Like many in this small town, it’s a longtime resident.
Zephyrhills High School.
The second-oldest school in Pasco County recently celebrated the end of a two-year, $33-million renovation.
Now, the school is practically unrecognizable to even deeply-rooted alumni and members of the community.
“My parents went here,” said senior athlete and student council vice president Kamil Mehrab.
He remembers how the school looked, not only since arriving there as a freshman, but from his growing-up years, near the school.
Long-timers reminisce about what it used to look like and are just like, ‘Nothing’s there anymore’, he said.
Overall, the campus remains the same — but it has been updated, relocated or improved, and in some cases, there have been additions.
The main entrance, for example, has changed drastically. The School Resource Officer’s office has been moved. And, the school’s massive trophy case now is in the main commons area — creating a visually stunning display.
“The eye is really drawn to that right away,” said principal Dr. Christina Stanley, in her third year at the school’s helm.
“And this city — it loves this school. Many of the residents and community leaders are deeply invested in it because many of them either went here, too, or their children now go here.
“And there’s been a lot of feedback in the form of questions of where everything is now or how it can look so different. Once they get over that and realize just how great everything is and its importance, they fall in love with it all over again,” the principal said.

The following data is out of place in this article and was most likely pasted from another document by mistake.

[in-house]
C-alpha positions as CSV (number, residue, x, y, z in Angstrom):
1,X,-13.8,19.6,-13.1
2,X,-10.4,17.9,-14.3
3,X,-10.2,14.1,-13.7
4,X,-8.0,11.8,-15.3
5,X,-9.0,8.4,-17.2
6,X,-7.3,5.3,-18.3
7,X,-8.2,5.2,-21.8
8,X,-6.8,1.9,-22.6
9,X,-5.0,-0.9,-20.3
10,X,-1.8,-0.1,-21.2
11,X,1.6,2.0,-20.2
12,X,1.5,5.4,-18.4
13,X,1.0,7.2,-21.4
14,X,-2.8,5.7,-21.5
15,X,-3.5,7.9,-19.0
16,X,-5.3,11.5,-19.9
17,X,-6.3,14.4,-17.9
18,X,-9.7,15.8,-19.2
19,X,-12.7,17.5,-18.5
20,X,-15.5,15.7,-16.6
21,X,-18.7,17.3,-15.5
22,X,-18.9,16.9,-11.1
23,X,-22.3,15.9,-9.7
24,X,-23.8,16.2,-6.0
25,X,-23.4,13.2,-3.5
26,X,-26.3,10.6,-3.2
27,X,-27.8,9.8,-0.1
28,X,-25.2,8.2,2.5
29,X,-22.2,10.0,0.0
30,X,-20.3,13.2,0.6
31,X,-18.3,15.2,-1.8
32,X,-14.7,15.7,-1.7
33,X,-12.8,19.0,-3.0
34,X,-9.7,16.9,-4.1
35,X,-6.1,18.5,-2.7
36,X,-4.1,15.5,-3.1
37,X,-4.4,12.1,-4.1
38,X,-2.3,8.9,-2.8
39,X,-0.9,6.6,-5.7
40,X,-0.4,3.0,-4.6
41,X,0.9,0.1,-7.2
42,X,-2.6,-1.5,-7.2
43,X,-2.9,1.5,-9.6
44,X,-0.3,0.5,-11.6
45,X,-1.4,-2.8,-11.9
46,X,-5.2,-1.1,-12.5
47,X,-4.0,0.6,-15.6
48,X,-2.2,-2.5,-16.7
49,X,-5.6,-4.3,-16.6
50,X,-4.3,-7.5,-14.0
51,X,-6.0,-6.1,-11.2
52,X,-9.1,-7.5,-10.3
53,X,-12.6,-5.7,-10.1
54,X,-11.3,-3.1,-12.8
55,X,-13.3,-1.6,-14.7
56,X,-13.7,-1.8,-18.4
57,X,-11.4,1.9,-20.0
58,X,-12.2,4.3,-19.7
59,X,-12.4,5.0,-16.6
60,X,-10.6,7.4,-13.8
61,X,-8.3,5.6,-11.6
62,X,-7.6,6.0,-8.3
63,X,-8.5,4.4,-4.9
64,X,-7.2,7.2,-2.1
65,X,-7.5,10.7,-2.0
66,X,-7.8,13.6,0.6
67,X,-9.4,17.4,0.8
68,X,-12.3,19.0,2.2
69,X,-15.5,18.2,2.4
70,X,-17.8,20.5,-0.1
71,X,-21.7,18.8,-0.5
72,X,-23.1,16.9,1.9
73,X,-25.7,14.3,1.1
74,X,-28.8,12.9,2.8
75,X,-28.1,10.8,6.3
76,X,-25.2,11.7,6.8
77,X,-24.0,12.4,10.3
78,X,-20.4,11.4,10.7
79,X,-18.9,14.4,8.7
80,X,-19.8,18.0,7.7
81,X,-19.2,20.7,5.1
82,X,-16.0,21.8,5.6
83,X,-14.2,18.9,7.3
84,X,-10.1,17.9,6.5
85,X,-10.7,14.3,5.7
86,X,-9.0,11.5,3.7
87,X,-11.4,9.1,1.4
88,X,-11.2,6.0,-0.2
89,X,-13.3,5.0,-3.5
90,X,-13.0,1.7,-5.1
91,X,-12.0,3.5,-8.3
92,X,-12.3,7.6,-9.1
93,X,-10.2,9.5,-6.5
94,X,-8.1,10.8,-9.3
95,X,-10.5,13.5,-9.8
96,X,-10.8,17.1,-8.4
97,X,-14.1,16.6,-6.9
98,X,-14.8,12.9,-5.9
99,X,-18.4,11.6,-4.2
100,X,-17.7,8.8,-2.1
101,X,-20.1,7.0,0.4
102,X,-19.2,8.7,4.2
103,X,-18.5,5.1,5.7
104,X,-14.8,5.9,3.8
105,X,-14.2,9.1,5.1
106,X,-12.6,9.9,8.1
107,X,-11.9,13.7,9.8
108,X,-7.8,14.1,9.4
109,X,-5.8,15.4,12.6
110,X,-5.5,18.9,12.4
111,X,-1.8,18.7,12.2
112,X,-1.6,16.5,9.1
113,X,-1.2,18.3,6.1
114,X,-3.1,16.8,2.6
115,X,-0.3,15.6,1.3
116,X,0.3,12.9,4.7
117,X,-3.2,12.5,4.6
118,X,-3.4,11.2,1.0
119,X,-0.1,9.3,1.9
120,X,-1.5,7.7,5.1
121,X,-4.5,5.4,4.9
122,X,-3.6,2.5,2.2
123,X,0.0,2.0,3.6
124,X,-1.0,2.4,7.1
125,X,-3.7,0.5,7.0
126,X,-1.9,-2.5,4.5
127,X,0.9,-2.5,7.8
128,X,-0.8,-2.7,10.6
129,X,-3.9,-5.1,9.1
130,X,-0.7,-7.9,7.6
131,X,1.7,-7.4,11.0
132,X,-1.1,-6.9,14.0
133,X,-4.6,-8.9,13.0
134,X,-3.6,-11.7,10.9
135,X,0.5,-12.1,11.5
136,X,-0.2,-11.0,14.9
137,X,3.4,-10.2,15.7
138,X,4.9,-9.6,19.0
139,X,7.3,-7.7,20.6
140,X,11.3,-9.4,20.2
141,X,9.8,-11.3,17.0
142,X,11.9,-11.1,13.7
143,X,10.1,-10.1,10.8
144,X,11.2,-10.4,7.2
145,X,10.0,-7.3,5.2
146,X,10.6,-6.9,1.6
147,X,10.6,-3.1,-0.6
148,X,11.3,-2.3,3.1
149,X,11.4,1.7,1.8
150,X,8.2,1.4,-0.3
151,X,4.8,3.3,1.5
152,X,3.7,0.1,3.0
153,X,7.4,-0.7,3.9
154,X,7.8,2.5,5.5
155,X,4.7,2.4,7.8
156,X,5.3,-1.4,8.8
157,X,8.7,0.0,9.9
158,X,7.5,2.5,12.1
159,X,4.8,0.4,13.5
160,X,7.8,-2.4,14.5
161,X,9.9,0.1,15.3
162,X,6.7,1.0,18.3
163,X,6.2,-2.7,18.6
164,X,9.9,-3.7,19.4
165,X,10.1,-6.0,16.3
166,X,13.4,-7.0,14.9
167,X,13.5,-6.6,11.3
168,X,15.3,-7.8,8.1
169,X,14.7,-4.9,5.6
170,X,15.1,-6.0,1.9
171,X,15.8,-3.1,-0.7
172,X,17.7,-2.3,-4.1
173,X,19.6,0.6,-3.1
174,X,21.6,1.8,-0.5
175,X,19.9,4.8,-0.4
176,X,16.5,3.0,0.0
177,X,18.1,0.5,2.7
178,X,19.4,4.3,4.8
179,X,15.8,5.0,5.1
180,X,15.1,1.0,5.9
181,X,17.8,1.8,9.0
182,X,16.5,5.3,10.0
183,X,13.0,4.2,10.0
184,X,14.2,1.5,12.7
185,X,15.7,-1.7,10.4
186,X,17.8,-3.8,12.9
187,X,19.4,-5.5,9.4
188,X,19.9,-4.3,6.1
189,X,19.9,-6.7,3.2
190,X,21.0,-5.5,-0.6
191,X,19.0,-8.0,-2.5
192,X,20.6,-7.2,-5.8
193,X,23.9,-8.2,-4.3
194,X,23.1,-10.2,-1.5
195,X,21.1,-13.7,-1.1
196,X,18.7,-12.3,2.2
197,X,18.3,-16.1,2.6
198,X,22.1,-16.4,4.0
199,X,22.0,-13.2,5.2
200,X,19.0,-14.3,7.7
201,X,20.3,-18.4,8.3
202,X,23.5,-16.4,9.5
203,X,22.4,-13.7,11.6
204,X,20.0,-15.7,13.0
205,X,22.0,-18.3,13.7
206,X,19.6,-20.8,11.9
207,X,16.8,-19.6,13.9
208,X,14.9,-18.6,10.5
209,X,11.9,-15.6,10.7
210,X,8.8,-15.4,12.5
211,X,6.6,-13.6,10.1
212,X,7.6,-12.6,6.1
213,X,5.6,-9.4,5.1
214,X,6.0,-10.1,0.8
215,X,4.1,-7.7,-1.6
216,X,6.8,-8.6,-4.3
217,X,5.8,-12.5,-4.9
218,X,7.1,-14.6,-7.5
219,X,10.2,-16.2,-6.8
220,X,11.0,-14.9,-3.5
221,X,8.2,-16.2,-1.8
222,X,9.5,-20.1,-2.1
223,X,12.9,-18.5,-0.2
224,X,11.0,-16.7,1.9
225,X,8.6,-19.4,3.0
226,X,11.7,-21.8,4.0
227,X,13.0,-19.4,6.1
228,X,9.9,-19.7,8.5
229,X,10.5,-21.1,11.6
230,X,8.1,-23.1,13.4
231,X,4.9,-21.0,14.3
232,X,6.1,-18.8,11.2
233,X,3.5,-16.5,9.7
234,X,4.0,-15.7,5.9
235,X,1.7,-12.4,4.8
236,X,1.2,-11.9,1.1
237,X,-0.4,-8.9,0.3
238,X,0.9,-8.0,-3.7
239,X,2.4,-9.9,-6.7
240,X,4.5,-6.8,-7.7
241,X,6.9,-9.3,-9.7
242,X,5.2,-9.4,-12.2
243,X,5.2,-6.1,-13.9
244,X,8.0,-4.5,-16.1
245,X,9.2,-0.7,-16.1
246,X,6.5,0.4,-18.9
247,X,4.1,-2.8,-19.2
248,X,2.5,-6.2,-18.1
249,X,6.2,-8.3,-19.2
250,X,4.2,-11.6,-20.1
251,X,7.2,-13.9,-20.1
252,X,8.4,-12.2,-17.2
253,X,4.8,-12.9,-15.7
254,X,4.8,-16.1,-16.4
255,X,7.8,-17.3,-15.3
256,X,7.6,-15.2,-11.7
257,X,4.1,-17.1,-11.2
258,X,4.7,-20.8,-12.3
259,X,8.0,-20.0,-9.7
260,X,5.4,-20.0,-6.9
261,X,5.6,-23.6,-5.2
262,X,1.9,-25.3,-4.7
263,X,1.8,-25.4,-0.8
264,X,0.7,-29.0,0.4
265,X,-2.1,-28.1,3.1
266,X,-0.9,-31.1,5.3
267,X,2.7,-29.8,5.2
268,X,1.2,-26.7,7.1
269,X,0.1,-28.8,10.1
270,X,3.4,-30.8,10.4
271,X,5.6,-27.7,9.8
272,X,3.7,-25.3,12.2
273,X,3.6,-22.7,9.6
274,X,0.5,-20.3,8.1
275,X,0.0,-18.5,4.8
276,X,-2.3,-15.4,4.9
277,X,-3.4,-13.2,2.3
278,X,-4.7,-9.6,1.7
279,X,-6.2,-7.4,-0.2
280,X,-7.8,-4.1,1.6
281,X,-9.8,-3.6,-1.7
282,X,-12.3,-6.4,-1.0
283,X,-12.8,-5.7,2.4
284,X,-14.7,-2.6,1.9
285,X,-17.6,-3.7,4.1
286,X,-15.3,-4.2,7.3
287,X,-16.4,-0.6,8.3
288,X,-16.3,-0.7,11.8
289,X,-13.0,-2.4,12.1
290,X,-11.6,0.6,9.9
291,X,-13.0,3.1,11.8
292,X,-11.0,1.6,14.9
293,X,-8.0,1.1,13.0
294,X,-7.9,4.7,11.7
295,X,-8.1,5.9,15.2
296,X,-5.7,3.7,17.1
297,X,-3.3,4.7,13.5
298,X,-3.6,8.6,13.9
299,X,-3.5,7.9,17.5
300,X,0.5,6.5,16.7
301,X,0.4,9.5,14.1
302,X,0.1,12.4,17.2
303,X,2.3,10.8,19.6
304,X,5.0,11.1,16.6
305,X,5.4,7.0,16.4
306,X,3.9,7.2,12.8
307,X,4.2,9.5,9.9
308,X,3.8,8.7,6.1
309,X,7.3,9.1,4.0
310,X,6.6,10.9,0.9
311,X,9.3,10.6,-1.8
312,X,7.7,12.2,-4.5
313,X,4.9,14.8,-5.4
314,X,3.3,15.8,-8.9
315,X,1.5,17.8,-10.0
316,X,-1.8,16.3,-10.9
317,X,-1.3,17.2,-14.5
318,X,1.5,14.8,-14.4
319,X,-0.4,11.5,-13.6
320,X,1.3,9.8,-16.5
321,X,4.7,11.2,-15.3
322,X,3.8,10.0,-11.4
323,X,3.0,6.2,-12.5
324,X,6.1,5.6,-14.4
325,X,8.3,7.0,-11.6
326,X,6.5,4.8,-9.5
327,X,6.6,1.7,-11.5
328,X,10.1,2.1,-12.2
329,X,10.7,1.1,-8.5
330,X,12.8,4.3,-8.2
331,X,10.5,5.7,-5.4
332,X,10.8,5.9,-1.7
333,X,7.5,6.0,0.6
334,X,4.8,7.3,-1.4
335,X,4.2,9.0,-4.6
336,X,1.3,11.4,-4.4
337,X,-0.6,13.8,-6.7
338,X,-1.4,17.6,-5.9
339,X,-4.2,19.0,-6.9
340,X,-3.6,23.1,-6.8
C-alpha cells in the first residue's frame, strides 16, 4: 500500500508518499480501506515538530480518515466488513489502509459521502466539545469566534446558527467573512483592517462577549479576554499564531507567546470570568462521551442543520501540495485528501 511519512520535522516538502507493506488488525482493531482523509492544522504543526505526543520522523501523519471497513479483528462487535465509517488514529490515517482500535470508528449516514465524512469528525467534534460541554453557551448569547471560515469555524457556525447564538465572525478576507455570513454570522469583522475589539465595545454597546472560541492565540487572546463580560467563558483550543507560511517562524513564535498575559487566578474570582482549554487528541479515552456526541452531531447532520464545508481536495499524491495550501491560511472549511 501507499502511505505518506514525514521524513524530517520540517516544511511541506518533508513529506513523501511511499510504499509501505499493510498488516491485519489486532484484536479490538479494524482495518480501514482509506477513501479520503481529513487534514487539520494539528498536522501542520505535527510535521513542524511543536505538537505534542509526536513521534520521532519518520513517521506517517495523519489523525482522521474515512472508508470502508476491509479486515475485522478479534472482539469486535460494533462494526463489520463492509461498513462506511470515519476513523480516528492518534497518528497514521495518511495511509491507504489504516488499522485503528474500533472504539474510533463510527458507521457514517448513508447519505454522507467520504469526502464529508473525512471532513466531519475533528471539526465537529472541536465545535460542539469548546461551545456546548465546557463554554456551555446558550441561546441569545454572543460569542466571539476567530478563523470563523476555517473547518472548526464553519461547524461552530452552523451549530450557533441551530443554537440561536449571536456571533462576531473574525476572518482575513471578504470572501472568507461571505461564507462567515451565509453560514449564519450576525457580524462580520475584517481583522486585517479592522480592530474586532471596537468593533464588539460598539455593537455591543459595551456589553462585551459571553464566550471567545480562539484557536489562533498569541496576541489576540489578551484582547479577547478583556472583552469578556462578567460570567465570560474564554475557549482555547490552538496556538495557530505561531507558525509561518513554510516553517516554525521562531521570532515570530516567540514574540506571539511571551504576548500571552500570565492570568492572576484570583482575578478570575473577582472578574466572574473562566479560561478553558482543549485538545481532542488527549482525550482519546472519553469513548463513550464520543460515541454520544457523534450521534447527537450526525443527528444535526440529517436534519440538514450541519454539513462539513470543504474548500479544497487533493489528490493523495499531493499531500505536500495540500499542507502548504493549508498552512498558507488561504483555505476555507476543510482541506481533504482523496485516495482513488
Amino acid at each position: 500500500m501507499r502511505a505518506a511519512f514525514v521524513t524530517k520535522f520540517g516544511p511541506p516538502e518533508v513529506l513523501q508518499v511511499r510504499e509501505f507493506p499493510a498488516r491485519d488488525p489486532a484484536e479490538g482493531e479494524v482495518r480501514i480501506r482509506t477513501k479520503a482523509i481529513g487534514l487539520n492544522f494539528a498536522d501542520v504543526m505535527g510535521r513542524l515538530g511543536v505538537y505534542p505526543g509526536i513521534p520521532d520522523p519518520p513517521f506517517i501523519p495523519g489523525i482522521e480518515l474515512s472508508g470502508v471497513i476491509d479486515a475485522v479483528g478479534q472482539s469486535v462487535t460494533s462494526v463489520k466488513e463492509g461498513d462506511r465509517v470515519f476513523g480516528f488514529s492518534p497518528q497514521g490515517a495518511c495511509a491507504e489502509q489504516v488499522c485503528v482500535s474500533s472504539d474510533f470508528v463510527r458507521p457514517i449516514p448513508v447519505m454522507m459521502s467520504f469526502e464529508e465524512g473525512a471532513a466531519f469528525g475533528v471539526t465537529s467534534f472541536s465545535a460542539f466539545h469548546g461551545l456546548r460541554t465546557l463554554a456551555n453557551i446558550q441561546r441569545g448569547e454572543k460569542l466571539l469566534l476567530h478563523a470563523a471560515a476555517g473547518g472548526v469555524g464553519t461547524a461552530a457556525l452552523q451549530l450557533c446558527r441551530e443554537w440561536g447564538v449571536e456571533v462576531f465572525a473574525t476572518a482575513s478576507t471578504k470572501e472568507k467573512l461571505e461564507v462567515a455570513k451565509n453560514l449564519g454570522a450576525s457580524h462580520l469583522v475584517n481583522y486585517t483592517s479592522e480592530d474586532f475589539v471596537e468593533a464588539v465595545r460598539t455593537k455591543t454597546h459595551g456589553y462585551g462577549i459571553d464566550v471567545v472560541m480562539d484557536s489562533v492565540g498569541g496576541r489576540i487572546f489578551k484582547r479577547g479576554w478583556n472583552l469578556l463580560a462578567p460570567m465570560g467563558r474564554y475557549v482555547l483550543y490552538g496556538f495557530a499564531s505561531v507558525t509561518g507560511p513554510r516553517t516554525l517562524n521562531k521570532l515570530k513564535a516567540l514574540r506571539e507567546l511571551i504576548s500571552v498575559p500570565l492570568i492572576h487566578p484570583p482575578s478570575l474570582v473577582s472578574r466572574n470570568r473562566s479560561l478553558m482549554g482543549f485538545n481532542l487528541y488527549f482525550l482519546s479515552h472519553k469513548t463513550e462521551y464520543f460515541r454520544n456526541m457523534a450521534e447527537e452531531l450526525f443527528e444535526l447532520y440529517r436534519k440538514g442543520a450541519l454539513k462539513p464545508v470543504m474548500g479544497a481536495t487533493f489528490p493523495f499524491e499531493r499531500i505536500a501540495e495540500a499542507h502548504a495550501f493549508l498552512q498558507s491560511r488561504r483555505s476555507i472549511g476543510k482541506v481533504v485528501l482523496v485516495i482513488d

The high school also added a new two-story, 17-classroom building, bringing its capacity to about 1,950 students.
The media center was remodeled, too. It now features small group conference rooms, circulation desks, flat-screen technology, and numerous outlets.
It has the feel of a university’s collaborative space.
“It’s all state-of-the-art,” Mehrab said. “It definitely doesn’t look like a high school because it’s so sleek and modern, but it’s very impressive, too.”
The classrooms and school have been equipped with enhanced safety measures to meet requirements in a “post-Parkland era,” Stanley said.
It also offers career and technical education opportunities.
The school’s criminal justice program features a 911 communications center, while the health occupation classroom resembles a hospital wing, equipped with multiple beds, sinks and curtains.
The school’s science, agriculture and building construction technology programs now have enlarged spaces for better hands-on learning, and the JROTC program has an indoor firing range in a classroom that includes a large garage door for easy trailer access.
Other improvements include a larger cafeteria area, additional restrooms, upgrades to the commons area, and an updated teacher’s lounge and administration suites.
Tampa-based Peter Hepner Architects and Clearwater-based Creative Contractors completed the project. They took feedback from staff and administration, and incorporated many suggestions into the plans.
“They gave me everything,” said Cat Burgess, a longtime fine arts teacher. “I asked for electric to come from the ceiling, and they came back and did that. I made out great, and with much more space. It’s so great that we were able to get this kind of update to everything.”
Buildings also were overhauled with a new air conditioning system, fire sprinkler system and energy-efficient LED lighting.
Plus, Stanley said, “there’s new windows everywhere letting in more light.
“I even have one in my office now.”
One difference, though, raised eyebrows of alumni, students, staff and community residents, alike.
“Where is Gus?!” they wanted to know.
There’s no need to worry: The school’s 500-pound brass bulldog, donated by Fred Gore from the Class of 1948, isn’t missing or gone.
Gus has just been moved.
He used to stand in the commons area: Now, he’s in the gym lobby.
Principal Stanley had this message for the Zephyrhills High faithful: “Gus isn’t going anywhere — he’s staying right here.
“We just need to find the right spot for him,” Stanley said with a laugh. “Gus is family.”
Published March 13, 2022